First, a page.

From the People's Daily App.
This is Story in the Story.
Cultural consumption is regarded as a necessity for life among Chinese, according to a survey conducted by the China Tourism Academy (CTA) and Shanghai-based Creatoo Company.
Over 70 percent of the 15,000 respondents across China have participated in cultural activities in the first half of 2019 and nearly 40 percent were frequent participants.
More than 80 percent of the respondents joined in cultural activities during travels and the majority of them spent 10 to 30 percent of their tour expenses for cultural experiences.
In terms of the variety of cultural activities, some 44.8 percent of the surveyed visited museums or cultural relics, followed by visits to libraries and science museums.
Today’s Story in the Story looks at the variety of cultural experiences that are available to Chinese no matter where they live.
An exhibitor introduces Nanjing's Yun brocade to a visitor at an intangible cultural heritage fair on Cultural and Natural Heritage Day in Guangzhou, capital of south China's Guangdong Province, June 8, 2019. (Photo: Xinua)
People living in northern and eastern parts of China spend more money on cultural experiences, with a higher percentage of respondents in the areas spending more than 1,000 yuan ($142) on cultural activities in H1, according to the report.
Over 51 percent of the respondents regarded cultural consumption more satisfying than food, clothing, housing and transport, and more than 38 percent regarded them equally necessary for life.
A total of 85 percent of the respondents said cultural consumption helped boost shopping, dining, hospitality and transport consumption.
Dai Bin, CTA president, said that cultural consumption will be a new engine for China's tourism development as more people are favoring in-depth travel experiences.
However, there were some gaps between urban and rural respondents. Eighty-seven percent of urban respondents participated in cultural activities, 8.7 percentage points higher than that of rural respondents.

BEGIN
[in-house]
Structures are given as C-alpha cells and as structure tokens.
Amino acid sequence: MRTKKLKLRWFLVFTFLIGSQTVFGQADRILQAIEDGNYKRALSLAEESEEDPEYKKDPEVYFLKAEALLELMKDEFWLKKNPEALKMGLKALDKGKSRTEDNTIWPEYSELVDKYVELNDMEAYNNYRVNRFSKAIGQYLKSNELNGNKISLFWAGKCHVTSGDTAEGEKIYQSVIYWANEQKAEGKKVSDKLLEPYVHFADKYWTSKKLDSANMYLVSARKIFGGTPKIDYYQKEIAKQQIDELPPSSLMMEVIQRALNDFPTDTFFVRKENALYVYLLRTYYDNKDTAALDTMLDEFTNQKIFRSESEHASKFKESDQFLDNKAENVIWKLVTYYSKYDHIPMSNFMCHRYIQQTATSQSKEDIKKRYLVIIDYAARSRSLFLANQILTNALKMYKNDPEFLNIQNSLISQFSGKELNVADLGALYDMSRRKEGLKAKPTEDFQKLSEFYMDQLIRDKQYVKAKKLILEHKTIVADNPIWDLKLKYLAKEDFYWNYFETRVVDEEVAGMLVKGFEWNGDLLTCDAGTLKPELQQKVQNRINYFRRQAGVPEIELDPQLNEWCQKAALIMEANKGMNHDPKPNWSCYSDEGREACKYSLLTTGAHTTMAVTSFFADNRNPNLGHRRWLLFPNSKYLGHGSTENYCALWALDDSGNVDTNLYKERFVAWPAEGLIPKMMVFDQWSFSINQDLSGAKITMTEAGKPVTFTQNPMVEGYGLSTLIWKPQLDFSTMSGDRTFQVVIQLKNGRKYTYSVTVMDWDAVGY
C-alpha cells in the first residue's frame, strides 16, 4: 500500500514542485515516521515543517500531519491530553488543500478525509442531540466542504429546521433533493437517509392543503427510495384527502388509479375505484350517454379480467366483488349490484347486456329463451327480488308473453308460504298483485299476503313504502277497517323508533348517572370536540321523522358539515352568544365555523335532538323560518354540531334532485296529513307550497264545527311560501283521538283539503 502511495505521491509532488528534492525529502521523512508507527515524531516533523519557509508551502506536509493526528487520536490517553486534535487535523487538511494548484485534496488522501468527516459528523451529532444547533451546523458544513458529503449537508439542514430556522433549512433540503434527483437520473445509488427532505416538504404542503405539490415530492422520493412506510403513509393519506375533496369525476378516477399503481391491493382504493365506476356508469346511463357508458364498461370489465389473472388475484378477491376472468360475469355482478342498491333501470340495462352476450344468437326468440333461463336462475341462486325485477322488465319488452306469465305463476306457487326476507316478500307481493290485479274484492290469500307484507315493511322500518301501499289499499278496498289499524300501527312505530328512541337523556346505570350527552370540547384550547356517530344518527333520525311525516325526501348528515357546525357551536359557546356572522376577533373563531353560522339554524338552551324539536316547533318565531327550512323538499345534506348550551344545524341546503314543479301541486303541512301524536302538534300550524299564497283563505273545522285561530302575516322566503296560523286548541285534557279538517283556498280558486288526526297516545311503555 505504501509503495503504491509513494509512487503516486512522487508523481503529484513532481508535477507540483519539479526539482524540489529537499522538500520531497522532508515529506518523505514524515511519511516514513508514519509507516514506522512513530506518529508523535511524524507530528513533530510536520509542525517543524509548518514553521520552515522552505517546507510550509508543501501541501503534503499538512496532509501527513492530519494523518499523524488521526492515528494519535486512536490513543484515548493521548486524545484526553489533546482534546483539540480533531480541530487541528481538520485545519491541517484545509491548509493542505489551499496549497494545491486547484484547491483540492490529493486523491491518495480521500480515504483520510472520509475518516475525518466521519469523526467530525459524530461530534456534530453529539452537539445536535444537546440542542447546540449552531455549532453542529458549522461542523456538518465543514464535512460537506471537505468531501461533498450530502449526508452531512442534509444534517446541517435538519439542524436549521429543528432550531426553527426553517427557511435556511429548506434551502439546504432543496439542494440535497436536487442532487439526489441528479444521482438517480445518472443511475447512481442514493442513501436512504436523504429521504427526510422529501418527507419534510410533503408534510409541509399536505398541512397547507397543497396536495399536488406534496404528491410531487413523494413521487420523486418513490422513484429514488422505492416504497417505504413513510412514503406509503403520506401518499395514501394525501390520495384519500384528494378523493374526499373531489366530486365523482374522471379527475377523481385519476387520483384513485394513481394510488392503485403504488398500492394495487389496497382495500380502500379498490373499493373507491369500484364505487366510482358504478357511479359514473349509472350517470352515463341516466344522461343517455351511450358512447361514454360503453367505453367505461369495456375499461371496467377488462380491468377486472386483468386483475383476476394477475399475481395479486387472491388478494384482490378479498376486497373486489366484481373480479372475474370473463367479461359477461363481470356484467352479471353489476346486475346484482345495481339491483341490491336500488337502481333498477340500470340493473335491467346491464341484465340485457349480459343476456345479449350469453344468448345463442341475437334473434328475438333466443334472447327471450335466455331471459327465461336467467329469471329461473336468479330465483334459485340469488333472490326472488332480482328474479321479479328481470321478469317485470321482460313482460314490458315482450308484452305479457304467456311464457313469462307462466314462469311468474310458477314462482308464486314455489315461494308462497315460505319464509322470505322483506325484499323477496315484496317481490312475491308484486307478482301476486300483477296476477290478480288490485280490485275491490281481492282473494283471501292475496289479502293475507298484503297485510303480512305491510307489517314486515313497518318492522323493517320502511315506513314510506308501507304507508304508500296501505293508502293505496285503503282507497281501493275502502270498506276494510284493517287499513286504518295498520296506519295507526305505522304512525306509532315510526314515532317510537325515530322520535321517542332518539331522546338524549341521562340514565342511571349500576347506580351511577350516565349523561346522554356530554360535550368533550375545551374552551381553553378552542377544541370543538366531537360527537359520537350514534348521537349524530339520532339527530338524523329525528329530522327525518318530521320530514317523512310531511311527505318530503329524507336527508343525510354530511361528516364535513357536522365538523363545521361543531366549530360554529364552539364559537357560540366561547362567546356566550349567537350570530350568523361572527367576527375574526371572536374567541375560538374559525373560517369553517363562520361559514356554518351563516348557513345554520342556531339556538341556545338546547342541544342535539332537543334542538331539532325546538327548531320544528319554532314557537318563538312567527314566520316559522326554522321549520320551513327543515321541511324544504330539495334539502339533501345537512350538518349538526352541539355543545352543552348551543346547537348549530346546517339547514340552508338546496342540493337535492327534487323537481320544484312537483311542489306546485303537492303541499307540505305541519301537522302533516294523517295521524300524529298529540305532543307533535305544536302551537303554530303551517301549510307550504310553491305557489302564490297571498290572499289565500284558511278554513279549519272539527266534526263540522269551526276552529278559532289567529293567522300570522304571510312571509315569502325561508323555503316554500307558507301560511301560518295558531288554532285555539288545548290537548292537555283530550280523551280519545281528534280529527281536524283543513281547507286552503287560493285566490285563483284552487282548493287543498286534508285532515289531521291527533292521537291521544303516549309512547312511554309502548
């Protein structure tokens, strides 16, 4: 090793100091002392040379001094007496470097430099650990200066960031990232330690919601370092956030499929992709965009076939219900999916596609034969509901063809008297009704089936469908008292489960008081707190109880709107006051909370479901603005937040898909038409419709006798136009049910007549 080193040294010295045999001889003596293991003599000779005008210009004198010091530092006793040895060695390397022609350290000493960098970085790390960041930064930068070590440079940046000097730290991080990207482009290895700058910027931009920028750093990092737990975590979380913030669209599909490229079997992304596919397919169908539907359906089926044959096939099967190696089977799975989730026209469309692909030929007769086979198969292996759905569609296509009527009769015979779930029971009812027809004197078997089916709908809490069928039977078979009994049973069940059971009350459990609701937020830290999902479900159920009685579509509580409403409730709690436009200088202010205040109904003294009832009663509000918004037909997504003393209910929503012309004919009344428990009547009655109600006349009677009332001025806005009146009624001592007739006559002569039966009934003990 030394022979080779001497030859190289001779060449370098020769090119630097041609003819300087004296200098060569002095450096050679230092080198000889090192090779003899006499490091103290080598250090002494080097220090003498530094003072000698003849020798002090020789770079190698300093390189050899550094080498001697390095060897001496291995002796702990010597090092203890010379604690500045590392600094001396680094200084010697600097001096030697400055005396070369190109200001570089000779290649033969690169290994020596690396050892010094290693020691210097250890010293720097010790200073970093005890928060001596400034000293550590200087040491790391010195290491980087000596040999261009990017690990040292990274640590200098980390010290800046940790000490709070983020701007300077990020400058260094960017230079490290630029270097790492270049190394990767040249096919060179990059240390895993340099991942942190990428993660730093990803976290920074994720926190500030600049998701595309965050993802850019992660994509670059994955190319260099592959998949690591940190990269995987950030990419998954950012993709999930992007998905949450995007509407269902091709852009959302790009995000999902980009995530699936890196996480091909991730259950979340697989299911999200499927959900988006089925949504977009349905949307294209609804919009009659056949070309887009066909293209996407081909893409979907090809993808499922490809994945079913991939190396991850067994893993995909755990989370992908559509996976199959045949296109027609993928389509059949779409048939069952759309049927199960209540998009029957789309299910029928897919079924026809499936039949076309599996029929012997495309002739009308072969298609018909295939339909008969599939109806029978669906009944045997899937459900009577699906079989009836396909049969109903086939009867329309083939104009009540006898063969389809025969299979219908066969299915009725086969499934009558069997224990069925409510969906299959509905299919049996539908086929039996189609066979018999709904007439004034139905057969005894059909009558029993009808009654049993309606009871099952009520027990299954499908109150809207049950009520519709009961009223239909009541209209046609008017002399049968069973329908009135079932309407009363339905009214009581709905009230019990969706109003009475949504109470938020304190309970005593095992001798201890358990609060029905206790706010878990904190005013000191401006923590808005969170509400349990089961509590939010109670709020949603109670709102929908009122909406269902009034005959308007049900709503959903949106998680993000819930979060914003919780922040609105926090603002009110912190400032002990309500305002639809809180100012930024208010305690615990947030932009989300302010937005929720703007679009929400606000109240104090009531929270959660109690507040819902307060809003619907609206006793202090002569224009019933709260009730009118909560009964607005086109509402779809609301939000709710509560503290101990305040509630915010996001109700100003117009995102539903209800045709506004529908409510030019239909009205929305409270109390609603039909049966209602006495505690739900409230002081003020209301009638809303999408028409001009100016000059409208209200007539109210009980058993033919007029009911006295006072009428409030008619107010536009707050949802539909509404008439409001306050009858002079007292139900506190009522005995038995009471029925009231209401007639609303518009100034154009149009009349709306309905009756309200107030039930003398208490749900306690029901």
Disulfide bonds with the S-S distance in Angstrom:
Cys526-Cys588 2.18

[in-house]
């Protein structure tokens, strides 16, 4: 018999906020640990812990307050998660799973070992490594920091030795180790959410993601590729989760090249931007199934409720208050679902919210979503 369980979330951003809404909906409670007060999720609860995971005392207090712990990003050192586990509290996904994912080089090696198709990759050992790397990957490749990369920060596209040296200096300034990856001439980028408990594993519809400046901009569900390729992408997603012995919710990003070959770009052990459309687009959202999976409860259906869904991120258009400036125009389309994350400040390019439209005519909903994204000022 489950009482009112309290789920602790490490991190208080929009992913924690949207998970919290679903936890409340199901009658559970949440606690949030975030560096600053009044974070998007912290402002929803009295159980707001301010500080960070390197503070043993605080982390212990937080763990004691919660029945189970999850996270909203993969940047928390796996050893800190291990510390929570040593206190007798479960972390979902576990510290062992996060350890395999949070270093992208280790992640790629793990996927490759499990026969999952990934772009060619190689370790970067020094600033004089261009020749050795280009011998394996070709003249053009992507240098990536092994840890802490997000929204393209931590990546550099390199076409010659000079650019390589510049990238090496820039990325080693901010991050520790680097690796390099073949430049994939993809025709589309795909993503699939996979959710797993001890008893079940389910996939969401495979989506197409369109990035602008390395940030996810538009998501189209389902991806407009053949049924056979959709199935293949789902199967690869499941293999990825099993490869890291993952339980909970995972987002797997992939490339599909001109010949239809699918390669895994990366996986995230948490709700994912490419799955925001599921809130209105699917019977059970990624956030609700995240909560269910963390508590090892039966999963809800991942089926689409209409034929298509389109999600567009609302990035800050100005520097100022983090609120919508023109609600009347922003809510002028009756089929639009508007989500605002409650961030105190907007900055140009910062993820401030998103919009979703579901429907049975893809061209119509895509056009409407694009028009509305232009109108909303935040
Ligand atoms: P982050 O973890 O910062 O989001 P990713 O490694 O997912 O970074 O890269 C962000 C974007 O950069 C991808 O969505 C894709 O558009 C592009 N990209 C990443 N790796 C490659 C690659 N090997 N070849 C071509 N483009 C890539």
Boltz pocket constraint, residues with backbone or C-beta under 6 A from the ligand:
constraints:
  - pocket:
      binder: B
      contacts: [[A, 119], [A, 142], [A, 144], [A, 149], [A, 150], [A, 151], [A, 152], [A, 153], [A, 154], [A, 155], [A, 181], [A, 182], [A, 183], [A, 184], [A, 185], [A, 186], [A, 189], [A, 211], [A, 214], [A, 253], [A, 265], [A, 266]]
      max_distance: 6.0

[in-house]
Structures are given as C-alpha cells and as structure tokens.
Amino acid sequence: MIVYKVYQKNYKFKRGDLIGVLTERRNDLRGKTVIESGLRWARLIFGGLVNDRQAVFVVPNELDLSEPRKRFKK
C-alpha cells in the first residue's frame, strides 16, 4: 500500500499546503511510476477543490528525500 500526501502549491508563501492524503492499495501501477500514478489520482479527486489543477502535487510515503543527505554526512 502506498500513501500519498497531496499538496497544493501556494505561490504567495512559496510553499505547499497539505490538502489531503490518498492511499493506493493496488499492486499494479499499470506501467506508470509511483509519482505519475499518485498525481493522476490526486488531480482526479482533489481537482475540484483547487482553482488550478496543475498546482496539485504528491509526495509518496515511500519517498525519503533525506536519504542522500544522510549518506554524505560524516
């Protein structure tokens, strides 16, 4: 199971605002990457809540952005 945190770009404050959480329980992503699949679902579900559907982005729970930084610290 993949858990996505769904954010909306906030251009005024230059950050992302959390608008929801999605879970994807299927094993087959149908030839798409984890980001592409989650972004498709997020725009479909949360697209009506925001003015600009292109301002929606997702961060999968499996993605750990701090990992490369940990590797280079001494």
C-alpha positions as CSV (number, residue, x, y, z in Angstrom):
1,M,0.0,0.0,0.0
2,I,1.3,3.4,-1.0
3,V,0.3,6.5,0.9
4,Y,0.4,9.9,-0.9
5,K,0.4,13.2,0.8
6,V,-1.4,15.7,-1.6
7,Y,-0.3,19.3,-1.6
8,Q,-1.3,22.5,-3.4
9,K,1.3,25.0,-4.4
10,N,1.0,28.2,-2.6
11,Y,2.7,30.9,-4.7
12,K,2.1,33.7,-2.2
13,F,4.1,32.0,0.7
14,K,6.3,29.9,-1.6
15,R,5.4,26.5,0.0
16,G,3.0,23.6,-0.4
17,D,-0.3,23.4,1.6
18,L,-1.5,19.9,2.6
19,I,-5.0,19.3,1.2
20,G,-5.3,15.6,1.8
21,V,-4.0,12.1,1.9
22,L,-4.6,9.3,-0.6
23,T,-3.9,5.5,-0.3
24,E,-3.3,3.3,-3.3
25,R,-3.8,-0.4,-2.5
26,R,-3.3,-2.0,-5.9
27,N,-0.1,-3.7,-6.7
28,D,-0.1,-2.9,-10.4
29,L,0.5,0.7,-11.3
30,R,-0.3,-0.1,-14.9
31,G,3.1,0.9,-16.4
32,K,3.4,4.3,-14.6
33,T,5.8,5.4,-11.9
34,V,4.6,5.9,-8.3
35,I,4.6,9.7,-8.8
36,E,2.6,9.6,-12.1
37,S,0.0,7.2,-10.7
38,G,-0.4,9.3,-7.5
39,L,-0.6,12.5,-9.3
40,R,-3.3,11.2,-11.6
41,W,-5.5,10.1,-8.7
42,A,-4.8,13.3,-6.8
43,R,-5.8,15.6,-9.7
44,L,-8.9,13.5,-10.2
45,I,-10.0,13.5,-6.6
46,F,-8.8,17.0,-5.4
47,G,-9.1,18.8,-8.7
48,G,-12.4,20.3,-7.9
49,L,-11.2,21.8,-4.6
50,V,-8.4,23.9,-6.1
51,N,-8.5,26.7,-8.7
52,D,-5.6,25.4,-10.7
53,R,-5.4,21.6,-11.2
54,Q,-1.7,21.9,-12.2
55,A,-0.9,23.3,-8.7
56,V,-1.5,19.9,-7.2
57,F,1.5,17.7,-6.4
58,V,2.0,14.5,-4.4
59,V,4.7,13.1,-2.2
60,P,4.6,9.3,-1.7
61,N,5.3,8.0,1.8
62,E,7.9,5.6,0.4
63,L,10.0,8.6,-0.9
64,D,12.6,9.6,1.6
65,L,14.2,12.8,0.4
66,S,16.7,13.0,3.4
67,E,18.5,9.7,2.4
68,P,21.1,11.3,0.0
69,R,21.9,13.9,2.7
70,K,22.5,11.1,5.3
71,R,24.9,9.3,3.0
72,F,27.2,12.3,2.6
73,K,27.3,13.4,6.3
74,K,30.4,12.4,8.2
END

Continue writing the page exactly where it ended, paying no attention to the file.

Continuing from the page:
Urban respondents also spent more, with 22.8 percent spending over 1,000 yuan for cultural experiences, outnumbering 15.9 percent of rural respondents.
Chinese consumers prefer domestic tourism, movies, and games, according to the "2018 China Cultural Consumption Index." Compared with foreign films, domestic films are favored by more than 60 percent of those surveyed.
Zeng Fanwen, executive director of the Cultural Industries Institute of Renmin University of China (RUC), said that the release of the "2018 Cultural Industry Development Index of Provinces and Cities in China" and "China Culture Consumption Index" analyzed the relevant national statistical data and market research data, noting that the report objectively reflects the development of the Chinese cultural industry and cultural consumption of provinces and cities.
A visitor takes photos of Longquan celadon ceramics displayed at an intangible cultural heritage fair on Cultural and Natural Heritage Day in Guangzhou, capital of south China's Guangdong Province, June 8, 2019. (Photo: Xinhua)
Beijing still ranked first in the comprehensive index in terms of its influence and driving force in the cultural industry. Regarding productivity and the driving force of the cultural industry, Zhejiang Province rose rapidly, ranking second for the first time. It was followed by Jiangsu, Shanghai, Guangdong, Shandong, and Hunan.
In June, more than 3,200 activities were staged across China to celebrate this year's Cultural and Natural Heritage Day.
In the host city of Yan'an, a former revolutionary base of the Communist Party of China in northwestern Shaanxi Province, a series of events was organized to celebrate the day.
“The beauty of cultural relics depends on spirits inherited for generations,” said Liu Yuzhu, head of the National Cultural Heritage Administration. Liu said revolutionary cultural relics constitute the source of power to inspire the Party and the people to stay true to the founding mission.
Other events were also launched across China to represent significant achievements of cultural relic protection at national key cultural relic protection sites and museums.
Also, in June, an intangible cultural heritage fair, which showcases 40 items on the List of United Nations Educational, Scientific and Cultural Organization (UNESCO) World Intangible Cultural Heritage, opened in the southern Chinese city of Guangzhou.
There was a poetry recital in the National Library of China (NLC), marking the beginning of the NLC's lecture month on the protection of intangible cultural heritage in 2019.
And of course, there was the traditional Dragon Boat Festival. The rich variety of festival activities were a major theme of this year's Cultural and Natural Heritage Day in Zigui County in central China's Hubei Province, the hometown of great poet Qu Yuan.
And an exhibition on Guqin, the Chinese zither, a Kunqu Opera performance and a photo exhibition of intangible cultural heritage were also scheduled.
So, there is lots to see and do.
(Produced by Nancy Yan Xu, Brian Lowe, Lance Crayon and Paris Yelu Xu. Music by: bensound.com. Text from Xinhua and CGTN.)